The country’s sugar millers on Wednesday expressed apprehension over the planned liberalization of sugar importation to lower the price of the commodity.
“The sugar milling sector has been apprehensive for the past months because of the issue on import liberalization,” Philippine Sugar Millers Association Executive Director Jesus Barrera said in a statement.
Barrera noted that PSMA has invested billions of pesos over the years in improving their production systems and have supported the communities and people where their mills are located. The industry has also been encouraged by government through legislation like the Biofuels, Renewable Energy and the Sugar Industry Development Acts.
“And now, government wants to allow the unrestricted entry of imported sugar into our market,” he said.
Finance Secretary Carlos Dominguez III, in a press briefing during the 2019 Pre-Sona Economic and Infrastructure Forum on Monday, said that opening up the local market to more imported sugar would “probably benefit the country as a whole.” He noted the local price of sugar was double the world market price.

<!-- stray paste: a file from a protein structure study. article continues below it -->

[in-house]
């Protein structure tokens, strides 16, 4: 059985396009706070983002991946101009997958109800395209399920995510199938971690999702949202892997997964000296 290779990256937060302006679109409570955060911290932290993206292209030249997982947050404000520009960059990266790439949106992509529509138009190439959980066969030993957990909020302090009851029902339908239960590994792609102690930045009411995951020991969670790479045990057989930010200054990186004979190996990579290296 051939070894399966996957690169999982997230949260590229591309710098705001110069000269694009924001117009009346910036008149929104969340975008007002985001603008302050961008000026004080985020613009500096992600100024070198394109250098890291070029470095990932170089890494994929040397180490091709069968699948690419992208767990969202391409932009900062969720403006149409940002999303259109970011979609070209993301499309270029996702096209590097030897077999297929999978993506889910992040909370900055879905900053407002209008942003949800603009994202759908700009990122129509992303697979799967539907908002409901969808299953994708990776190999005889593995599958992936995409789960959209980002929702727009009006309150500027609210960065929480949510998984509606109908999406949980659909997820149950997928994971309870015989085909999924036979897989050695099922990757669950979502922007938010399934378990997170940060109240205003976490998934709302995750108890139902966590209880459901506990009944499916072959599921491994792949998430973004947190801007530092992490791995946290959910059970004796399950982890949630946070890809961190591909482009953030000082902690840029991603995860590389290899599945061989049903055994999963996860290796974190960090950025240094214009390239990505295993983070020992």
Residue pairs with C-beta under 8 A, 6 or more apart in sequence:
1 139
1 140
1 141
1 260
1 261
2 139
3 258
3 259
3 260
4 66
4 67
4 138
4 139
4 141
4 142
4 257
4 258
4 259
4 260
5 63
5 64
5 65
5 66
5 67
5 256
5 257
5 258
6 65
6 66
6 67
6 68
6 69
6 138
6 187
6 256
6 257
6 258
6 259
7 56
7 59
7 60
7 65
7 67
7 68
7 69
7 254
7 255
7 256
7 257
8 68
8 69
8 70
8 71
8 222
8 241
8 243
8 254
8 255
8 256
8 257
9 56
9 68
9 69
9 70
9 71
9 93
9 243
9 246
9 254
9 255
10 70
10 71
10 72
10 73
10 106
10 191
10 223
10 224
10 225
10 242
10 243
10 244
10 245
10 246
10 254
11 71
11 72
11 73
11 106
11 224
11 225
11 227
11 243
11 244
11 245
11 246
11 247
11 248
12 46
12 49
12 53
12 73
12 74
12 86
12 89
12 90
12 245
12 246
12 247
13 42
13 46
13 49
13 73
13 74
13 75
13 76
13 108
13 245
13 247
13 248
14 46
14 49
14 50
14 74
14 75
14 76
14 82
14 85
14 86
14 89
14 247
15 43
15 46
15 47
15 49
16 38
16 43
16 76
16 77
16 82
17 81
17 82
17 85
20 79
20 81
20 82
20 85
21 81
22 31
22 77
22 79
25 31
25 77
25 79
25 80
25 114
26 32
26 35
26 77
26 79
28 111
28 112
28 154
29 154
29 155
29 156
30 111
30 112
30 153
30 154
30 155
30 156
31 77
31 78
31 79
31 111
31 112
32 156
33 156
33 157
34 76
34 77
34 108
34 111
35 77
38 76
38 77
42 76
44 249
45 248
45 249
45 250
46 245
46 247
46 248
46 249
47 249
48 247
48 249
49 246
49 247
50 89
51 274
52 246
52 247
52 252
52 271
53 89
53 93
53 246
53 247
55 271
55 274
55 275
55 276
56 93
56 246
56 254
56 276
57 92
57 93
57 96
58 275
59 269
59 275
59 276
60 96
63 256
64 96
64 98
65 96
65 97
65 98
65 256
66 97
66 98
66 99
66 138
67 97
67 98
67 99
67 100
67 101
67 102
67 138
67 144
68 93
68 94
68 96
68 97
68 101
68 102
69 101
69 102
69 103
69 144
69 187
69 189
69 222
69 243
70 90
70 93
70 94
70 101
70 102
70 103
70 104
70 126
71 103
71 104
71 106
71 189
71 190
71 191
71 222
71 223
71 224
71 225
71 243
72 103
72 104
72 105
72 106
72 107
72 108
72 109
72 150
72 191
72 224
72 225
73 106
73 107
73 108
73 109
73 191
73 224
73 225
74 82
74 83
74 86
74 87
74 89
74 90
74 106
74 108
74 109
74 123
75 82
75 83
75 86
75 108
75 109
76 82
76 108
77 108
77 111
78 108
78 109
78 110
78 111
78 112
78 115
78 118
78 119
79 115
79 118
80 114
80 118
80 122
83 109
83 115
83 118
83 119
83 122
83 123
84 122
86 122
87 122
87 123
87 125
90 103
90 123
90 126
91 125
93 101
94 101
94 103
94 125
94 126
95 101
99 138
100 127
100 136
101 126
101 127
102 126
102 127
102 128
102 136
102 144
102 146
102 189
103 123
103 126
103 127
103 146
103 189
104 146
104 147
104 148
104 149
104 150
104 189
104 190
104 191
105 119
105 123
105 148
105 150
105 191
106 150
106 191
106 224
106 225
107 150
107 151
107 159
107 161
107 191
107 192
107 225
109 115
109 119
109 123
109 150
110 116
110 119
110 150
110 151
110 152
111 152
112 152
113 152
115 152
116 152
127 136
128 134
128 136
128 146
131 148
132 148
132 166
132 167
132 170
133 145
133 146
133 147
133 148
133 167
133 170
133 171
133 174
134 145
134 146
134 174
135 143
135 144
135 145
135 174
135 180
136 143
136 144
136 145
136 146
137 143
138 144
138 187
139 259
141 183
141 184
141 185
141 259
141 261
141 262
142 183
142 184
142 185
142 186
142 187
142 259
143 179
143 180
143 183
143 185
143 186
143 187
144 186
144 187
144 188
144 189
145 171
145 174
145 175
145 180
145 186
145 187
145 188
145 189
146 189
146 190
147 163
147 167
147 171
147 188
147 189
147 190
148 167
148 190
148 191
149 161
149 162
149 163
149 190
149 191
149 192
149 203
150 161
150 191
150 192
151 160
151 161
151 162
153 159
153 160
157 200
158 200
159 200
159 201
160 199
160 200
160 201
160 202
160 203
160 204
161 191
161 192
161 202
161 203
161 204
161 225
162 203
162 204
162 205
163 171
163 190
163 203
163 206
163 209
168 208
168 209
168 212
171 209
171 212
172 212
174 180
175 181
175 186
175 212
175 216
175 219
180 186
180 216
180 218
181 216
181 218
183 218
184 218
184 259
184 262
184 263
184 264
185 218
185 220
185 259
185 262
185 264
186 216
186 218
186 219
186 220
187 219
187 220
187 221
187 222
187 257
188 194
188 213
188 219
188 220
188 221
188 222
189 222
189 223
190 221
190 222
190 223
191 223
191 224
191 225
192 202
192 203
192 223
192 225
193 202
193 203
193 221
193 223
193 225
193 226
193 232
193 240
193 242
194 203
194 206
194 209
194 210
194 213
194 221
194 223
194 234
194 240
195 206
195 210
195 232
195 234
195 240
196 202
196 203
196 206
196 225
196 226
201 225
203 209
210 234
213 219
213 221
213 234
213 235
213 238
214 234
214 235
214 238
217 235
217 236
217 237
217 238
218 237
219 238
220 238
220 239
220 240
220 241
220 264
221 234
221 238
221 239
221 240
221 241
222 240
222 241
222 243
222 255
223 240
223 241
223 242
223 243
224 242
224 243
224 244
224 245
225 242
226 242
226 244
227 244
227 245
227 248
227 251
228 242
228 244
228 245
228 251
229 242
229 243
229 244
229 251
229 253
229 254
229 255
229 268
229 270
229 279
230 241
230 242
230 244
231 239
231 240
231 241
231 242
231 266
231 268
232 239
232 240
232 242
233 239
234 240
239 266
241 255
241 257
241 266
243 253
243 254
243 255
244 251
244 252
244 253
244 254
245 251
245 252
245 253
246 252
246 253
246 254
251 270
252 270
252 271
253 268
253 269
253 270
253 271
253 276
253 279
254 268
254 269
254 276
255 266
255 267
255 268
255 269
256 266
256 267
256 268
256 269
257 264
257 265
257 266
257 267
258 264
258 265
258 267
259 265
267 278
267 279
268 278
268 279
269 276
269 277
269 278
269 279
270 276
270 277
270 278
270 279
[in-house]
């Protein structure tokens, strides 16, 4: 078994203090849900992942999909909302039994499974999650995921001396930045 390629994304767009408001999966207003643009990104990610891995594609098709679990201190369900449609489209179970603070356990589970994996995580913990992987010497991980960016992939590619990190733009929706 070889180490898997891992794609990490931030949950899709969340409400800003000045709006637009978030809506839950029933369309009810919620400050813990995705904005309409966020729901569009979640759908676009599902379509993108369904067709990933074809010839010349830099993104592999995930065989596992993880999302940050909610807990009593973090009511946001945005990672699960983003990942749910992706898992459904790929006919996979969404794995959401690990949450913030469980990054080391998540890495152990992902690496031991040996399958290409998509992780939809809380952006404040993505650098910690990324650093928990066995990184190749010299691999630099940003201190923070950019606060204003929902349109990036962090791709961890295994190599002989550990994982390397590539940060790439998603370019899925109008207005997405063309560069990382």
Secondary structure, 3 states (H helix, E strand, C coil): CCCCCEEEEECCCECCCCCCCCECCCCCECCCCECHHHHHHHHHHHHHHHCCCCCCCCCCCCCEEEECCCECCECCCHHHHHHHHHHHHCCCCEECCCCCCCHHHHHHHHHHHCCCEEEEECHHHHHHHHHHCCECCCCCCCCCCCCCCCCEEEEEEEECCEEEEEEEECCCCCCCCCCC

“Maybe we should really take a close look at who’s benefiting from the [current] restrictions here and probably the conclusion would be some kind of liberalization will actually benefit the country as a whole,” Dominguez said.
“Just compare it to Thailand where they have a healthy food processing industry. There, the price of sugar is [at the level of the] world market price even though they are also producers of sugar,” he added.
However, the sugar millers said imported sugar from the world market is priced below production cost as this was highly subsidized. “Import liberalization means that subsidized sugar produced by Indian or Thai farmer is preferred over sugar produced by Filipino farmers,” they said.
The Sugar Regulatory Administration (SRA) earlier said sugar production at the second week of June rose 0.63 percent year-on-year. SRA reported that sugar production was 2.068 million metric tons (MMT), up from 2.055 MMT the previous year.
Demand for raw sugar, however, declined 17.77 percent to 1.65 MMT. Total sugarcane milled also decreased 7.65 percent year-on-year to 21.7 MMT. Refined sugar output also fell 7.73 percent year-on-year to 784,606.8 MT.
The crop year for sugar starts in September and ends in August.